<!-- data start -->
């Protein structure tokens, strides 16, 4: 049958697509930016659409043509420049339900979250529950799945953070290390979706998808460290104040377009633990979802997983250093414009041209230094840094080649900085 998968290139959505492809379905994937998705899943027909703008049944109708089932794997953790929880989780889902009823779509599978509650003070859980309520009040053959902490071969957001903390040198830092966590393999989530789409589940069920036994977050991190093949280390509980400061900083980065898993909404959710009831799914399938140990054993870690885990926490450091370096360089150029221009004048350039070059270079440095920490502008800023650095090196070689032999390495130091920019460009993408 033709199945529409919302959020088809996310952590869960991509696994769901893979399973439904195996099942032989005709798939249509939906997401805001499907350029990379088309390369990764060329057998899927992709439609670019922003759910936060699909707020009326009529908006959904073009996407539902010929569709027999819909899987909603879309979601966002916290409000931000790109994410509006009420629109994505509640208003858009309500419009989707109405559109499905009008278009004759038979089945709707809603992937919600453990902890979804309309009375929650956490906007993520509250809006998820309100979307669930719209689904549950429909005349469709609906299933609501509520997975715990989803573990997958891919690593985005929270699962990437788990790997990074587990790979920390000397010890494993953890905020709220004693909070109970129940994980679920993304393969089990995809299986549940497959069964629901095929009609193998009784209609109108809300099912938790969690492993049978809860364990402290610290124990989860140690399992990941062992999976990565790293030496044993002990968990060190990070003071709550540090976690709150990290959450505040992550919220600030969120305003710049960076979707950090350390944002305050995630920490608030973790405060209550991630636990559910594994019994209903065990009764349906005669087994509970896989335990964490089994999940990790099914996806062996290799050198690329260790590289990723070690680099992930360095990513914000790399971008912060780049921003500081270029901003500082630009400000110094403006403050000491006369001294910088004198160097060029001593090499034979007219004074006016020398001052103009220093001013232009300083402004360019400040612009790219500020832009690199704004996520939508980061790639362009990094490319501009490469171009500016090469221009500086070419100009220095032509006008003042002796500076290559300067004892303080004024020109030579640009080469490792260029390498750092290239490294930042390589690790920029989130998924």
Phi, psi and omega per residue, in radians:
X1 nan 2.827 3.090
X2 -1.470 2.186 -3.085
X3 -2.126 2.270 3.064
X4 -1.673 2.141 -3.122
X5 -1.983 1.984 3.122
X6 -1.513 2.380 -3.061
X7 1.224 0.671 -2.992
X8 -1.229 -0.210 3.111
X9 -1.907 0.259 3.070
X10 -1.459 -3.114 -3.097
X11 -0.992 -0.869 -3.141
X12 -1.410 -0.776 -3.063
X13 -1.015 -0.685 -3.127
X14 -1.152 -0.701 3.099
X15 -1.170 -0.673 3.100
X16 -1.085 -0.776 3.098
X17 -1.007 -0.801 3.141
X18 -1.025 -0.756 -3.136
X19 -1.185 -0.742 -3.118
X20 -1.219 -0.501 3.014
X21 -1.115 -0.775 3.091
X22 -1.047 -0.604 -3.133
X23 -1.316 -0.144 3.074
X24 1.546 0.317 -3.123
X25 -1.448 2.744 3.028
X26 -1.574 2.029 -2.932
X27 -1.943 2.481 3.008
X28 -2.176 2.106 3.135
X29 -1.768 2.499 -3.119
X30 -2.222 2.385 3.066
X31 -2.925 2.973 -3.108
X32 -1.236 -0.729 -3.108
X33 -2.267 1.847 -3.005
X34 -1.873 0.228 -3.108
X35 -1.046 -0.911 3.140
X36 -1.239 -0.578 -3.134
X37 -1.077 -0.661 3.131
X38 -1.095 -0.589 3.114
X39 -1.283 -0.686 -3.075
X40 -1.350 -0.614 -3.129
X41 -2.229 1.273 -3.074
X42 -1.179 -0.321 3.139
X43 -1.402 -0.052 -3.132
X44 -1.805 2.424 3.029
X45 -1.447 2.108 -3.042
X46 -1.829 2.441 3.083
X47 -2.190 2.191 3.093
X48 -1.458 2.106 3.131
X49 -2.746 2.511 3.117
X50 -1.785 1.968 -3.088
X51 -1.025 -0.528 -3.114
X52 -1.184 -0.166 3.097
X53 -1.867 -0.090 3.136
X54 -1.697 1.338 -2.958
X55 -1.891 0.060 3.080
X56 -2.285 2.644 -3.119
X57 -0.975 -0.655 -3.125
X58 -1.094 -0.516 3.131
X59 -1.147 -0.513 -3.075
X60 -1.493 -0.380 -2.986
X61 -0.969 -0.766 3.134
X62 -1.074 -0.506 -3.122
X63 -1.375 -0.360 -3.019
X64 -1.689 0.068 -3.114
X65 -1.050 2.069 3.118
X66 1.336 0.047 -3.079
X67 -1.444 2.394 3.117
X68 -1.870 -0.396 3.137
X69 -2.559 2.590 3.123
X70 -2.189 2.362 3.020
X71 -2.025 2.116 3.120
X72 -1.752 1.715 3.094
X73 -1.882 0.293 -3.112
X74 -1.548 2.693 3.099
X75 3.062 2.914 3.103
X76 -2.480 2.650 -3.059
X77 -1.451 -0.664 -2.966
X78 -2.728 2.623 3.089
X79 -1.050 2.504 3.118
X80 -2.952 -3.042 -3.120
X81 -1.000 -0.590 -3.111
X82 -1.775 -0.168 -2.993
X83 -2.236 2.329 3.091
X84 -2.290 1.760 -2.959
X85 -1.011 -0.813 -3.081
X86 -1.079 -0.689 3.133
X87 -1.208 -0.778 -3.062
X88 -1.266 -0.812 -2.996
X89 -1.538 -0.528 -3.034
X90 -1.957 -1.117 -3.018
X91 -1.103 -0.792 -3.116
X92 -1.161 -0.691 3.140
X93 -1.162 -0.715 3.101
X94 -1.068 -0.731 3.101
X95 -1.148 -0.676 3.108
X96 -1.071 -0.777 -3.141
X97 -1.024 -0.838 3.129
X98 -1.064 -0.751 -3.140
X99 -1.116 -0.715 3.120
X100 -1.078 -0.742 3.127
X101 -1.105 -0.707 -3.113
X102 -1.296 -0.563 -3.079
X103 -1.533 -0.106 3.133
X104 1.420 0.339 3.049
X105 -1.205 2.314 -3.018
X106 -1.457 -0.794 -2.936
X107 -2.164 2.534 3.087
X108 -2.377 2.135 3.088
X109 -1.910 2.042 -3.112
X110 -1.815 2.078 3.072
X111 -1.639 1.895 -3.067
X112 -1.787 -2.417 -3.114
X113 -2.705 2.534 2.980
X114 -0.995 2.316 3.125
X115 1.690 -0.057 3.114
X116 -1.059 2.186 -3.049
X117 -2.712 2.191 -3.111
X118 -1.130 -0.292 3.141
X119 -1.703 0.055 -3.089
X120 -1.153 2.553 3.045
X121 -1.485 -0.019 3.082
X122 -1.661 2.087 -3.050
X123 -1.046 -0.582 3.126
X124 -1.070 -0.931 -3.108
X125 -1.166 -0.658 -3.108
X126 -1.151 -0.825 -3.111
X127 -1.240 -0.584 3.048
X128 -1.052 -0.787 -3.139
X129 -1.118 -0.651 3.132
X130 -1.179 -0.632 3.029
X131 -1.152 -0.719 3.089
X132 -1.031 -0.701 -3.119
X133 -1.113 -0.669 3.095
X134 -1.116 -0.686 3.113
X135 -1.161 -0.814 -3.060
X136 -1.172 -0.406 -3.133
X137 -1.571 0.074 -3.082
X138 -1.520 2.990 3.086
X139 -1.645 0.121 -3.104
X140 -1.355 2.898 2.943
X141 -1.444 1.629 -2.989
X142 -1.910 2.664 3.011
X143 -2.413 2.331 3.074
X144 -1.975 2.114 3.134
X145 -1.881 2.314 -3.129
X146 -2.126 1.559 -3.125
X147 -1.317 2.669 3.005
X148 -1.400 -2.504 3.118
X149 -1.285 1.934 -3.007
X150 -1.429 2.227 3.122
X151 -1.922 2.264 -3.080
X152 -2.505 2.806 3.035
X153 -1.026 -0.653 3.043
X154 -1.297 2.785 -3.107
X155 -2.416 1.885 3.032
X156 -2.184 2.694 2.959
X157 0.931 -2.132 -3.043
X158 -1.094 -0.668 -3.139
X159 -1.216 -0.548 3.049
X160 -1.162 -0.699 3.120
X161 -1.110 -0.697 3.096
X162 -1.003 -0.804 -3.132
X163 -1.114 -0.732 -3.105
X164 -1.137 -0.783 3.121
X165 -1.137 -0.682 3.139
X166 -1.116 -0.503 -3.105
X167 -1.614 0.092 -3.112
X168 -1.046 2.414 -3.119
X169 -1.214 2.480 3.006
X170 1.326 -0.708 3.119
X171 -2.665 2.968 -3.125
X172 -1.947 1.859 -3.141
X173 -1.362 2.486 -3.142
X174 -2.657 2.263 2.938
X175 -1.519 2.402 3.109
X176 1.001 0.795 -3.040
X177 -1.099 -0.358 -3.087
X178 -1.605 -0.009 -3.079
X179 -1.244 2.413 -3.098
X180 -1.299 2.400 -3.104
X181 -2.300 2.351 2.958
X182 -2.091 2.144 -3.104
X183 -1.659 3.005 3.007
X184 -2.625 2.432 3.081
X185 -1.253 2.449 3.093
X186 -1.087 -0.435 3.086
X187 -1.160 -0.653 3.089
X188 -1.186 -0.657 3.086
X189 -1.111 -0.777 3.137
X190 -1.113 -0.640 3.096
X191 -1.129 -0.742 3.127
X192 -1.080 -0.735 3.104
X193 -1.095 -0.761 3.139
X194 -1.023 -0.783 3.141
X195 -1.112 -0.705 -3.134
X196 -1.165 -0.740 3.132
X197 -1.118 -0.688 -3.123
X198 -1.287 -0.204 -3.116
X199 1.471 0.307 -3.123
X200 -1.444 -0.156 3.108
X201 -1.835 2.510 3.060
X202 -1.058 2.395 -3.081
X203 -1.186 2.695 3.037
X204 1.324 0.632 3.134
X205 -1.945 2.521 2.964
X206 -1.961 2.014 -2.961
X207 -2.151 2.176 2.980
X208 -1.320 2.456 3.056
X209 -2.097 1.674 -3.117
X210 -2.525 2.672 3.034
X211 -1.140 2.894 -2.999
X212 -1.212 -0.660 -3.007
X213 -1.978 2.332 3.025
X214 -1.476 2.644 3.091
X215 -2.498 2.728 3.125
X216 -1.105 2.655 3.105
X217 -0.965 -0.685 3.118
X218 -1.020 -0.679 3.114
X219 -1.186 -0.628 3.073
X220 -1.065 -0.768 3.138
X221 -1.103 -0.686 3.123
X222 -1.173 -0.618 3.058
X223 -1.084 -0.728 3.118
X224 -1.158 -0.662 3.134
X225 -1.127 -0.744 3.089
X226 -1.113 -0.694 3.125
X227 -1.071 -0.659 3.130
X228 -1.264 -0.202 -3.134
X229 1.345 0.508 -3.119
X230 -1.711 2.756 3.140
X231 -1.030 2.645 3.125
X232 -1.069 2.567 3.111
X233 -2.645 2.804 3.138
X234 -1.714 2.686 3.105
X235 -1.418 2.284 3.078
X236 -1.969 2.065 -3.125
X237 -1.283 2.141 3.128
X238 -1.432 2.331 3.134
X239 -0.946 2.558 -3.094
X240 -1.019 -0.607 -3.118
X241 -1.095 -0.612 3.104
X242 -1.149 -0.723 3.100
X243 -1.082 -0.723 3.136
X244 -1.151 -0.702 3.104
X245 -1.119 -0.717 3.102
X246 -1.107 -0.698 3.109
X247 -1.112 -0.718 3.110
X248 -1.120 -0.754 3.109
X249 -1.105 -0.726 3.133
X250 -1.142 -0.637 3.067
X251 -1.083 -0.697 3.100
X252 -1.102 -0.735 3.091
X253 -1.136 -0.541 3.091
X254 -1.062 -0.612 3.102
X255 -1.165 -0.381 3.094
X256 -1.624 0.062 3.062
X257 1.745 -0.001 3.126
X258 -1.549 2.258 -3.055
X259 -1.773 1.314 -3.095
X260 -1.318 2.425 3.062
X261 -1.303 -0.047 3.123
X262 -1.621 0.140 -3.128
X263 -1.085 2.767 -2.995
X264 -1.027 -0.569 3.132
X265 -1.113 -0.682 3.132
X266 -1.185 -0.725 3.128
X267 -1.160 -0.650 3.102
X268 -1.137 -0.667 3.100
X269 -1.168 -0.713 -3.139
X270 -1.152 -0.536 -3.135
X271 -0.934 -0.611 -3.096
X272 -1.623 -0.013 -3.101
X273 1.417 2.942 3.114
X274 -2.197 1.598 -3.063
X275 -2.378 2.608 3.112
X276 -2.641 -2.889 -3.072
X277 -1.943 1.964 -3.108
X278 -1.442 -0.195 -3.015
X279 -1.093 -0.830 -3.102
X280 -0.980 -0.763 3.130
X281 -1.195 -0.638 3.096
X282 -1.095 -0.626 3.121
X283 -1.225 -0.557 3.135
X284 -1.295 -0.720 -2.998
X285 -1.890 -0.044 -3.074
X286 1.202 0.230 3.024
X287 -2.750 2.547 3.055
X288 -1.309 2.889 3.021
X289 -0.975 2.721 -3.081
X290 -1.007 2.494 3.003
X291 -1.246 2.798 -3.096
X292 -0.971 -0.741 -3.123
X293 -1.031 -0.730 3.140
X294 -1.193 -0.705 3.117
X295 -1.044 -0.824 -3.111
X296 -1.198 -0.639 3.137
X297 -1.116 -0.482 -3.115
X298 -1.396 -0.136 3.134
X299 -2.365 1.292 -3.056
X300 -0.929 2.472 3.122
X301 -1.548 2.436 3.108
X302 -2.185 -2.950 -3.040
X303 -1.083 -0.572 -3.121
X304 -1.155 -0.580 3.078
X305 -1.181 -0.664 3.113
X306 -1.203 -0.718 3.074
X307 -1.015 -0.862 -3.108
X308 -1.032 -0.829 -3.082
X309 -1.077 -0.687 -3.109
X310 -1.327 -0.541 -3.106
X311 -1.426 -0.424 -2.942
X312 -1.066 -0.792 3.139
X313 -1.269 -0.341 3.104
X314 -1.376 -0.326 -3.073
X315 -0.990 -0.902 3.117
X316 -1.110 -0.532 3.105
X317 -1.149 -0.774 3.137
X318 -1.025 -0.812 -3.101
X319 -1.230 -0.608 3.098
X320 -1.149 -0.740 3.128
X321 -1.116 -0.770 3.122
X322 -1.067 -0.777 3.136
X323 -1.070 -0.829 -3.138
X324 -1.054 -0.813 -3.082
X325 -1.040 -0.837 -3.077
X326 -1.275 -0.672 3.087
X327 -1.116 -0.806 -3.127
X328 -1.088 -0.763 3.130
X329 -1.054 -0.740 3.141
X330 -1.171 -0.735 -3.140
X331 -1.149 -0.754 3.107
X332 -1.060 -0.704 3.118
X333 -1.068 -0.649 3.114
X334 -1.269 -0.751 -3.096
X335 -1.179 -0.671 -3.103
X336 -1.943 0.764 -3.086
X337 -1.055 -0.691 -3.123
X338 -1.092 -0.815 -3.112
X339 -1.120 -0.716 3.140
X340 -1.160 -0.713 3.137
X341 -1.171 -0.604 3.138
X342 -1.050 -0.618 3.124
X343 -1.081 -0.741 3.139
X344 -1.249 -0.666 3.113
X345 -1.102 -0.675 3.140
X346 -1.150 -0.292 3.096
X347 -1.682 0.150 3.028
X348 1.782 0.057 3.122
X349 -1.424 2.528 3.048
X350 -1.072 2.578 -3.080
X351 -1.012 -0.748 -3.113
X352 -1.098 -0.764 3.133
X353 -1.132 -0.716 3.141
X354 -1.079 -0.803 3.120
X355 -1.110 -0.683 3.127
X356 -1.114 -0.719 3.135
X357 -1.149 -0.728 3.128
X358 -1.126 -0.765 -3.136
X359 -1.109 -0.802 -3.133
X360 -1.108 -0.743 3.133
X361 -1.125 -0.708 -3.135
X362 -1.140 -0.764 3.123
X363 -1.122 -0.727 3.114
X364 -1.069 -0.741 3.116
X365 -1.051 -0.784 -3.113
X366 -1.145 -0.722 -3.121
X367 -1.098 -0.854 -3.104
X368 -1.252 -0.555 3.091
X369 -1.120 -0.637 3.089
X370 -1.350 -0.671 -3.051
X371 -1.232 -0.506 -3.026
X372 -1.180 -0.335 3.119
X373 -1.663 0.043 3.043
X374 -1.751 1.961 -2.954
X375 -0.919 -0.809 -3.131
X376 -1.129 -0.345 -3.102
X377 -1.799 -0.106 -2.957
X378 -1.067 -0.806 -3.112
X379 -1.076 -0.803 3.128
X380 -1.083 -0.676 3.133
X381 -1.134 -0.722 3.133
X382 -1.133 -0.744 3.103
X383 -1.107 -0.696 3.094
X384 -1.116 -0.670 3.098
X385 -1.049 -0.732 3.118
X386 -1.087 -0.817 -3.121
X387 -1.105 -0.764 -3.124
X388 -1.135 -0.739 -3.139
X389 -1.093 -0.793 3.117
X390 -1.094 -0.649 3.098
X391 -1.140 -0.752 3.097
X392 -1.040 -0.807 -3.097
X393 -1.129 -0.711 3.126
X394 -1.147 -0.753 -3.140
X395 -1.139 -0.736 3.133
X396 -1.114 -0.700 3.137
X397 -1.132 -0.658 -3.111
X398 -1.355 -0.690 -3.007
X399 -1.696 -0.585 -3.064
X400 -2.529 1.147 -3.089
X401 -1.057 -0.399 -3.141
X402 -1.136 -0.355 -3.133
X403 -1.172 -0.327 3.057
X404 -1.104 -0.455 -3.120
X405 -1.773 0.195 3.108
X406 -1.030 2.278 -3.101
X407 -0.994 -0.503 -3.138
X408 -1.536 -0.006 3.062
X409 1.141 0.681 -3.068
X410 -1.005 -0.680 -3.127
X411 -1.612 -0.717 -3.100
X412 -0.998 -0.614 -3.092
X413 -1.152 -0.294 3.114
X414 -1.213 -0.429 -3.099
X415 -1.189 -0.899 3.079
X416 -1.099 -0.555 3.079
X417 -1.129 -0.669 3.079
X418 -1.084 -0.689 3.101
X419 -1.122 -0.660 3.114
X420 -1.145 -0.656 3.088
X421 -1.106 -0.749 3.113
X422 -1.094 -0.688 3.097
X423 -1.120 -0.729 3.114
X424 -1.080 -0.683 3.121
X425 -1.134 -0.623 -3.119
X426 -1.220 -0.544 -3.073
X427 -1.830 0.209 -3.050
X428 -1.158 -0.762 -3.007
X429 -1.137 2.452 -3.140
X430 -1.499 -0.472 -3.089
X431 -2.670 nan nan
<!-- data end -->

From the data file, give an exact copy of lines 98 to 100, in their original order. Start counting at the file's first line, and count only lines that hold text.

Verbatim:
X96 -1.071 -0.777 -3.141
X97 -1.024 -0.838 3.129
X98 -1.064 -0.751 -3.140